Molly Lamb Bobak: Canada’s first female Canadian war artist

May 24, 2015 marks the 70th anniversary of Molly Lamb Bobak’s appointment as Canada’s first female war artist during the Second World War.

In 1942, Molly Lamb Bobak was fresh out of art school in Vancouver. The talented young painter promptly joined the Canadian Women’s Army Corps (CWAC) as a draughtswoman—dreaming of one day becoming an official war artist. She worked serving in canteens before being sent on basic training in Alberta, eventually being promoted in 1945 to Lieutenant in the Canadian Army Historical Section.

Black-and-white photograph taken from the side showing a smiling woman in uniform sitting on a pier with a drawing tablet and pencil in hand. In the background, there is a young blond child and sailboats docked nearby.

War artist Lieutenant Molly Lamb, Canadian Women’s Army Corps, sketching at Volendam, Netherlands, September 1945 (MIKAN 3217951)

Shortly after enlisting, Lamb Bobak began writing a unique diary that provides an invaluable record of the CWAC’s role in the war effort. Titled simply W110278, after her service number, it is a personal and insightful, handwritten account of the everyday events of army life, accompanied by her drawings. Dating from November 1942 to June 1945, the diary contains 147 folios and almost 50 single sheet sketches that are found interleaved among its pages.

The diary’s first page captures the humorous tone and unique approach of the diary. Written as a pseudo newspaper, with the pages resembling big-city broadsheets, the first headline reads “Girl Takes Drastic Step! ‘You’re in the Army now’ as medical test okayed.”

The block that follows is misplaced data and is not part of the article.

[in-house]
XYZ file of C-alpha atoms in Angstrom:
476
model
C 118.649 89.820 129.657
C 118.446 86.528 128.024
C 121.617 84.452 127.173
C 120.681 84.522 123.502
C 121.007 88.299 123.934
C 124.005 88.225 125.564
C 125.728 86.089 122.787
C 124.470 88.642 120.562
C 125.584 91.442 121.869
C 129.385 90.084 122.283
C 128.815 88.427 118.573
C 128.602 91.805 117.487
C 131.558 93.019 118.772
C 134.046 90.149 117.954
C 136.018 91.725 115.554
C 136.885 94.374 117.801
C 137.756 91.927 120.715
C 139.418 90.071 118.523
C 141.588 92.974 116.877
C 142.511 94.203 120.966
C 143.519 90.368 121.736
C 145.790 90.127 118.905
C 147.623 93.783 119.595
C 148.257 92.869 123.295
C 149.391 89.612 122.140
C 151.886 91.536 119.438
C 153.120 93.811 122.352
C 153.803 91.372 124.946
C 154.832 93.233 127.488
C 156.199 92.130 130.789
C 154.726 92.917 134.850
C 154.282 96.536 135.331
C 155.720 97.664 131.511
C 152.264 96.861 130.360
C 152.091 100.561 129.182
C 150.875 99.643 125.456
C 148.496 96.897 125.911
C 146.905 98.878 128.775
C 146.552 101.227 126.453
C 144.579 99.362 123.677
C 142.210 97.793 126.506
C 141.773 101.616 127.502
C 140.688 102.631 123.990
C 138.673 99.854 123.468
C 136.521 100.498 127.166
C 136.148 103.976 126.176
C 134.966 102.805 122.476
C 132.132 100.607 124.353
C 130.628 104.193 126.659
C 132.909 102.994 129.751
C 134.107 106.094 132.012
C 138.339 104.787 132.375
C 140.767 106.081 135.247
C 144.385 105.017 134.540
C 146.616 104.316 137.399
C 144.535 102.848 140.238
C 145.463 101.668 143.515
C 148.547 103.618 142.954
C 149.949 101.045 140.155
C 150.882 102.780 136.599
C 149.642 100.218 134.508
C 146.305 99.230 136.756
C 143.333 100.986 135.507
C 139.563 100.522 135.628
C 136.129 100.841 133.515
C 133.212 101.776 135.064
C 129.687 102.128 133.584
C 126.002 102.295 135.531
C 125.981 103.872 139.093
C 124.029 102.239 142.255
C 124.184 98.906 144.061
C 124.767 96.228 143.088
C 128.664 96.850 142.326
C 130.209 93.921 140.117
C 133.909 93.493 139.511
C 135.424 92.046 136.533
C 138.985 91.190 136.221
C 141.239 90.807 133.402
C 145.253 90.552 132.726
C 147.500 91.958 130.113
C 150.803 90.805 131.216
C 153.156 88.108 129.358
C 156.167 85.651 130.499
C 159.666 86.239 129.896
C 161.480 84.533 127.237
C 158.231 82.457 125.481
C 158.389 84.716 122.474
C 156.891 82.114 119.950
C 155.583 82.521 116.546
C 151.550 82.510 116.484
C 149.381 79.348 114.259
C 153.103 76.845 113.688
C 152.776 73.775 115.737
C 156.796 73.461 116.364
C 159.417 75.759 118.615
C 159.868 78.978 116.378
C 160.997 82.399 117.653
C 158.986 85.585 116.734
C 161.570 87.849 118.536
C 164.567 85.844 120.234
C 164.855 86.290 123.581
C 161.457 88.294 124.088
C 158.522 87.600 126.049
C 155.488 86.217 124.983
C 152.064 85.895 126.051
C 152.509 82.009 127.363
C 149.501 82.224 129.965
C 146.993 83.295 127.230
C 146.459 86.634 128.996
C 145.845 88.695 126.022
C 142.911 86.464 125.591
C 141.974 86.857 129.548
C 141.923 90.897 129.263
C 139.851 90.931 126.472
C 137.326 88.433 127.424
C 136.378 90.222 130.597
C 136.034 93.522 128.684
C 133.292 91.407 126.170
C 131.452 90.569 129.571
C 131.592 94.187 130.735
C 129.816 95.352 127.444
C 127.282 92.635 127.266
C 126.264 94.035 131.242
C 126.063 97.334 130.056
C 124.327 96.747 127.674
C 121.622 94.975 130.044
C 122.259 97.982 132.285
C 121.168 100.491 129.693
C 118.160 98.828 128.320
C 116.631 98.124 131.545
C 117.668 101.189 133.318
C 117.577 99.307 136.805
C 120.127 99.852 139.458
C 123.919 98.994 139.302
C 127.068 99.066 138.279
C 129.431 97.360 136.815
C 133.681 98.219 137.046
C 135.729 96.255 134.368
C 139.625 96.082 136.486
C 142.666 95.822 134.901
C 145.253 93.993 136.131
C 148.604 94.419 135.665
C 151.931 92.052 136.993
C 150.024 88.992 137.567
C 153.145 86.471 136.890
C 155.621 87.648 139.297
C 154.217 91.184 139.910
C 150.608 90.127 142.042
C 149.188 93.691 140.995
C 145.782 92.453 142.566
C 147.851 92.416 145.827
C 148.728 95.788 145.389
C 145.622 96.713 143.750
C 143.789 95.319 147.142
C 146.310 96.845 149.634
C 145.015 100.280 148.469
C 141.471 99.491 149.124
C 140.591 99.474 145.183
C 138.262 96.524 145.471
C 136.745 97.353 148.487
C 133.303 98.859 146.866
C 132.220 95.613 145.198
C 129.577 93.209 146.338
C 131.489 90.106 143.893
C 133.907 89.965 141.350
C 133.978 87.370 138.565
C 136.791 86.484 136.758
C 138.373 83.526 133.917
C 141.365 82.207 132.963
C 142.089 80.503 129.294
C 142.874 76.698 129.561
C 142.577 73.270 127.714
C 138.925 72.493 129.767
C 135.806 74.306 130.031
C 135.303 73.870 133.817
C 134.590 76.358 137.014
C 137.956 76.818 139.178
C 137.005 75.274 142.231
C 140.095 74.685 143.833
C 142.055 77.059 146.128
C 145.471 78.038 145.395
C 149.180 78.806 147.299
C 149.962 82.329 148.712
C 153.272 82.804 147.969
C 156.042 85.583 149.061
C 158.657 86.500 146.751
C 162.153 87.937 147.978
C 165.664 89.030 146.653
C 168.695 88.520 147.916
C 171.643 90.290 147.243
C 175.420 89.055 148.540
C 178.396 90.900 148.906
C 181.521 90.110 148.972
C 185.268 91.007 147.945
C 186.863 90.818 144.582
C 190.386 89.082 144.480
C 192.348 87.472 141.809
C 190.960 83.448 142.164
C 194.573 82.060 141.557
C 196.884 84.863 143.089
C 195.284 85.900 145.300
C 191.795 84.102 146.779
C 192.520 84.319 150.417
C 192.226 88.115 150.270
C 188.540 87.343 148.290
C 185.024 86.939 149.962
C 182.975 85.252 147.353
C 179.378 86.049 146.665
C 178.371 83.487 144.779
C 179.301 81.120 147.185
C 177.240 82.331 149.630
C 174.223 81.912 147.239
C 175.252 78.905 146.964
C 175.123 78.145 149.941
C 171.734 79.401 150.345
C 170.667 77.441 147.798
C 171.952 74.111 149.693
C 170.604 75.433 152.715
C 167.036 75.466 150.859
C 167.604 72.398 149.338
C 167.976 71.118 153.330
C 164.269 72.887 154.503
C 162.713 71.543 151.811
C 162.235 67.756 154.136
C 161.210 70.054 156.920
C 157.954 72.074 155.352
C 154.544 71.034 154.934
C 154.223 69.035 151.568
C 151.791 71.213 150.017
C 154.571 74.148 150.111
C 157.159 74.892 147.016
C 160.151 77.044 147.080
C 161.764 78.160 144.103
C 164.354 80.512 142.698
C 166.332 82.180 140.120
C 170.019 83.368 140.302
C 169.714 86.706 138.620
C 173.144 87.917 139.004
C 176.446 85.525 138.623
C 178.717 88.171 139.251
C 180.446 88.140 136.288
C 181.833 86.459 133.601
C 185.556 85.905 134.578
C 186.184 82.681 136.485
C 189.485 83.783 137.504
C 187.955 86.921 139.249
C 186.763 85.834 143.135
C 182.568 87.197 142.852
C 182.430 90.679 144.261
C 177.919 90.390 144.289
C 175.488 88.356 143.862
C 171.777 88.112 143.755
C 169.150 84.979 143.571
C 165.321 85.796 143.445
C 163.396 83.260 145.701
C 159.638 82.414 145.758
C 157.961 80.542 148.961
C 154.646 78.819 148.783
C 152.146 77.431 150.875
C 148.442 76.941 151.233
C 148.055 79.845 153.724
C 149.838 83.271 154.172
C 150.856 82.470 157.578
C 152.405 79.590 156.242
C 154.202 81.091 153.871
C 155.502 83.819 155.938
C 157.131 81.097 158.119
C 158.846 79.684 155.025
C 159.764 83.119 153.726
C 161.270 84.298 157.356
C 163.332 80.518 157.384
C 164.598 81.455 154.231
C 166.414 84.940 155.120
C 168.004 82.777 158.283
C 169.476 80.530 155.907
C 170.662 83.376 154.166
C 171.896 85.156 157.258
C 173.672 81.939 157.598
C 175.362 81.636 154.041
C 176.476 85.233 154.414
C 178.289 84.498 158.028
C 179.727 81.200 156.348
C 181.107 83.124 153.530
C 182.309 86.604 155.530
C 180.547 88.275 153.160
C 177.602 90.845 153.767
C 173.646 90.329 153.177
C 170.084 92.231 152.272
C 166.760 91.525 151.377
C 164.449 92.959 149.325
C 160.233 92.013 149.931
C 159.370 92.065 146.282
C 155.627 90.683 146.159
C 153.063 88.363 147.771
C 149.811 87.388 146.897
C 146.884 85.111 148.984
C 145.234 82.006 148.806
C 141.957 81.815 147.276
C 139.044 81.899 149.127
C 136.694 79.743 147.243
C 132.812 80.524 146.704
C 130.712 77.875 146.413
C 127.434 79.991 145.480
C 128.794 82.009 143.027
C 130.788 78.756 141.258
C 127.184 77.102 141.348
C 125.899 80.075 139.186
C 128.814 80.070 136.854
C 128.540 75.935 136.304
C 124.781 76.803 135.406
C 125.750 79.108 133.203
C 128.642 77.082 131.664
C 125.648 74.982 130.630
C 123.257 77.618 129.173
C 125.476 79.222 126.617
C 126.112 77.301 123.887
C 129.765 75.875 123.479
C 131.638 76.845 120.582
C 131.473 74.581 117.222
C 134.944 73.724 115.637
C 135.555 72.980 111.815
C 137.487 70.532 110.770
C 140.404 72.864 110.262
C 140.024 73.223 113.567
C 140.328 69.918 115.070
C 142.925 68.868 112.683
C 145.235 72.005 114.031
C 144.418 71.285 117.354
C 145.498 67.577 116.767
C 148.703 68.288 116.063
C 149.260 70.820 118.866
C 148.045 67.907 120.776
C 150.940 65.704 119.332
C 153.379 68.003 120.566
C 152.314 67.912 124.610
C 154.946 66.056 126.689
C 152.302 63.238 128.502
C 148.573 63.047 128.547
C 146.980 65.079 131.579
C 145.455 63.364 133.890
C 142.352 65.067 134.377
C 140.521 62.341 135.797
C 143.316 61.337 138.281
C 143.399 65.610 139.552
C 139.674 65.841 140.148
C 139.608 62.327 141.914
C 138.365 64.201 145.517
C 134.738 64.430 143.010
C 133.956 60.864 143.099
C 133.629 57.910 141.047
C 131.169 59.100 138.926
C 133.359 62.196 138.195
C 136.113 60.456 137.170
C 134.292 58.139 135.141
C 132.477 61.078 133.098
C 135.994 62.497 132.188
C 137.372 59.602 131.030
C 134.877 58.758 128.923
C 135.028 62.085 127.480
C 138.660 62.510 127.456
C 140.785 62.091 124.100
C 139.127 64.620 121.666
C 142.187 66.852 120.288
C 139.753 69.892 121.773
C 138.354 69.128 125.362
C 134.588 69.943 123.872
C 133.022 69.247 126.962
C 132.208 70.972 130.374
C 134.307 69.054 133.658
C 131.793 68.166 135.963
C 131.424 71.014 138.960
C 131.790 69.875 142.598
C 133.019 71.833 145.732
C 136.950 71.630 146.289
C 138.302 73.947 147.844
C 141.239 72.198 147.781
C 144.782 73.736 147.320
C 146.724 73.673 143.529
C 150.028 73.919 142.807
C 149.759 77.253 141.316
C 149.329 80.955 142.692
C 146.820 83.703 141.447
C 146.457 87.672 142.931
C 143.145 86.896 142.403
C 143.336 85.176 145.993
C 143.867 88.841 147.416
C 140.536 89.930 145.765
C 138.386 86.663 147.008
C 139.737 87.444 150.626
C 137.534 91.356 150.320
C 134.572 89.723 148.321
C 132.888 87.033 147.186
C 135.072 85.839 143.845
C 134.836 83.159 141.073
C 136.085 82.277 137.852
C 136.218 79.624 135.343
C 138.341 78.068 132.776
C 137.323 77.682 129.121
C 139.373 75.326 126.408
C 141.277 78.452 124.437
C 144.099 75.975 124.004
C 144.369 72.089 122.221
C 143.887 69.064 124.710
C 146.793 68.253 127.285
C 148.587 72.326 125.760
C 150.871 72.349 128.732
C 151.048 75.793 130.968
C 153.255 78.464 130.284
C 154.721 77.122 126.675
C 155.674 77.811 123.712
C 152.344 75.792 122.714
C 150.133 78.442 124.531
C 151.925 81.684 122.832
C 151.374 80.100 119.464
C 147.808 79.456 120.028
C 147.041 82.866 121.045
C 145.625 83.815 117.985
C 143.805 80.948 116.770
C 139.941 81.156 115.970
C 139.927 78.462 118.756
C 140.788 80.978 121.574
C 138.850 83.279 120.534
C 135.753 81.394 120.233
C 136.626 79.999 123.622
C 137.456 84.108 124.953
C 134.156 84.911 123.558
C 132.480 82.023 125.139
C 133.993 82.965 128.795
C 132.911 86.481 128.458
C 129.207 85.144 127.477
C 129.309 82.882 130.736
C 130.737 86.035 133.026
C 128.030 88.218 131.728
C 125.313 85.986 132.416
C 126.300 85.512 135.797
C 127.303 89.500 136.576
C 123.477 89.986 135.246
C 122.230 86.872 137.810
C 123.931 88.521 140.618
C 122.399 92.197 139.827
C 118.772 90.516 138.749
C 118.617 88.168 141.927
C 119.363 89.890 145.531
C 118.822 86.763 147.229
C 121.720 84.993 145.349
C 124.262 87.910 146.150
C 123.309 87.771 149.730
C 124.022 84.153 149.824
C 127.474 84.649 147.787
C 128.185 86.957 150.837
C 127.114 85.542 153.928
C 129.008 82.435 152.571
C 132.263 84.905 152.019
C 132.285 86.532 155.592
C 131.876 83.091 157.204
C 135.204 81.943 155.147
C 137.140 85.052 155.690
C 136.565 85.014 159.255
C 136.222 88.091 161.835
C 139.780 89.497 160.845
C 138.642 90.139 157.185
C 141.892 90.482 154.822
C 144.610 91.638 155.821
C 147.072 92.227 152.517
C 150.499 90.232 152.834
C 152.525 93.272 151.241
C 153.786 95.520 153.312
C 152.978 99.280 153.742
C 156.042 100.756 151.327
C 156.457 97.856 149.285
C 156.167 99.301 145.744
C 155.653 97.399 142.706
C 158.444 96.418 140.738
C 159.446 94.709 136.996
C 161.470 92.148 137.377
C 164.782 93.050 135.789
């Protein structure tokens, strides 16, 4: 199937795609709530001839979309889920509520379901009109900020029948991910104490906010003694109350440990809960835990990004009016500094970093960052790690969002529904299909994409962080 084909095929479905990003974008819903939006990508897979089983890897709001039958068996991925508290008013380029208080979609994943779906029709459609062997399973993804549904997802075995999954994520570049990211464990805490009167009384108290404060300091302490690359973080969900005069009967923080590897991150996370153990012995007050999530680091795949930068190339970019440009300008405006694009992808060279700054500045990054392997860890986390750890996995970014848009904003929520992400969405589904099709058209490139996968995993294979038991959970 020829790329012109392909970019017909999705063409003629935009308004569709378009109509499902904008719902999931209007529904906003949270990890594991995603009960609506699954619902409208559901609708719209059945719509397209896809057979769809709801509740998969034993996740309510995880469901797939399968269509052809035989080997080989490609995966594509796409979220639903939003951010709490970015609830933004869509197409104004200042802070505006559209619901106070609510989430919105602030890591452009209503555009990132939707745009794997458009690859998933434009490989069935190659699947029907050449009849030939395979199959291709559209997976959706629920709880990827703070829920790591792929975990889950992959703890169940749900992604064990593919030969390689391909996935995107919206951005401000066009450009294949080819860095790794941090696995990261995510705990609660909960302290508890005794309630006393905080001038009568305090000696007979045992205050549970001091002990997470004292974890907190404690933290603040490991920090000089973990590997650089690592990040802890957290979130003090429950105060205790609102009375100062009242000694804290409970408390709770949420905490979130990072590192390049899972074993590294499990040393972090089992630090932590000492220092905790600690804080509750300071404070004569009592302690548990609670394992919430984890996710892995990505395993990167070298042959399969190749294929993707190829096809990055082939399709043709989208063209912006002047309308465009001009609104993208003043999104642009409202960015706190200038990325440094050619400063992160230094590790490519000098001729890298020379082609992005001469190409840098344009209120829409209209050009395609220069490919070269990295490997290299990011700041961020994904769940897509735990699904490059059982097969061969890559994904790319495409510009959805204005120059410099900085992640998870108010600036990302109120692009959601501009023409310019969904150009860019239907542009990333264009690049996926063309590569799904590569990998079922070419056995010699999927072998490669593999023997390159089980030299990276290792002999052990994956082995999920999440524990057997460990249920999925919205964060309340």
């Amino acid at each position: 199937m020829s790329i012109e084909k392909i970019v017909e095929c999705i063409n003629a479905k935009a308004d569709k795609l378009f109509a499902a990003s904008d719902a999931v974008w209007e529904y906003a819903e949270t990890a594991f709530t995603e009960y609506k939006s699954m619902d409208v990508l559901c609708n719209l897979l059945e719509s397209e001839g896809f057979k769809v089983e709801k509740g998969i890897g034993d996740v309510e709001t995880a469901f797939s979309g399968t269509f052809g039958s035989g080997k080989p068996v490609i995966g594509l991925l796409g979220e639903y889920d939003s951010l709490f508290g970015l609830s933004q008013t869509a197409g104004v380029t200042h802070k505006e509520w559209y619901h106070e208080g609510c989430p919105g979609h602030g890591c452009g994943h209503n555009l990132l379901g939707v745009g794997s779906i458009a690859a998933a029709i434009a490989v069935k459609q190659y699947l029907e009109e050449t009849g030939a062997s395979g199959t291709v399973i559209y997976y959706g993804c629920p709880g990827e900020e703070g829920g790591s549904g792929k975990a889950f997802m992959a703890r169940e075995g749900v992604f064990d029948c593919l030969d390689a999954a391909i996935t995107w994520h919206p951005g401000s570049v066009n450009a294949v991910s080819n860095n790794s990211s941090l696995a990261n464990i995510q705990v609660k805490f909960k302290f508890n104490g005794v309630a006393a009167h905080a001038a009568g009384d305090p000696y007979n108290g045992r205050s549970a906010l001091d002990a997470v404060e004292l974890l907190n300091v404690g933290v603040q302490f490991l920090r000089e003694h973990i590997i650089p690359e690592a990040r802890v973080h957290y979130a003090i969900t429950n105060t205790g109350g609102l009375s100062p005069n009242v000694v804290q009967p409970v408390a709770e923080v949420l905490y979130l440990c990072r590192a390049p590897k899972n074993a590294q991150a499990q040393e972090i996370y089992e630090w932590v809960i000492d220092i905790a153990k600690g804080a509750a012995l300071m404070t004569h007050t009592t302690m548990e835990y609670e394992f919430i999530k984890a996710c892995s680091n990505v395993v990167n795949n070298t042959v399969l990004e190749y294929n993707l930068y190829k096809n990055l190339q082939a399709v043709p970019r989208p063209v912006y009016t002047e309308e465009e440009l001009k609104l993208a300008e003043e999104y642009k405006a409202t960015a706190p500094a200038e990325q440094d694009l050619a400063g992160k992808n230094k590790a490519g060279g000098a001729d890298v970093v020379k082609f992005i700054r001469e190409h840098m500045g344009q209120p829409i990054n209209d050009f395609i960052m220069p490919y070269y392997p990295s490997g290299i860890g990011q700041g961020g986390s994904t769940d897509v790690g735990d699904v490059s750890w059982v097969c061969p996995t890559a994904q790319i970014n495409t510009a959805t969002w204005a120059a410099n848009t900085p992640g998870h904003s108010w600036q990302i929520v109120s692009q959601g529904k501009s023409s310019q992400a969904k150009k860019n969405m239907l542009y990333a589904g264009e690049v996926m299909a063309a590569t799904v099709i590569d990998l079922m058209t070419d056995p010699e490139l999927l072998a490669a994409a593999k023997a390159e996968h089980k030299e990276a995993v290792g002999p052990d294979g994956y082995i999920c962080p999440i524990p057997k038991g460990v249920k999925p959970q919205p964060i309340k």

What follows are handwritten news bulletins with amusing anecdotes and vibrant illustrations that reveal women’s experiences in Second World War army life and form part of a personal daily record of Lamb Bobak’s time in the CWAC.

Three years after enlisting, Moly Lamb Bobak achieved her ultimate goal when she was appointed as Canada’s first female official war artist and was sent overseas, after the ceasefire, where she painted in England, the Netherlands, Belgium and Germany.

To celebrate the 70th anniversary of Molly Lamb Bobak’s appointment as the country’s first female official war artist, Library and Archives has digitized her entire Second World War diary in colour, making this national treasure available online.

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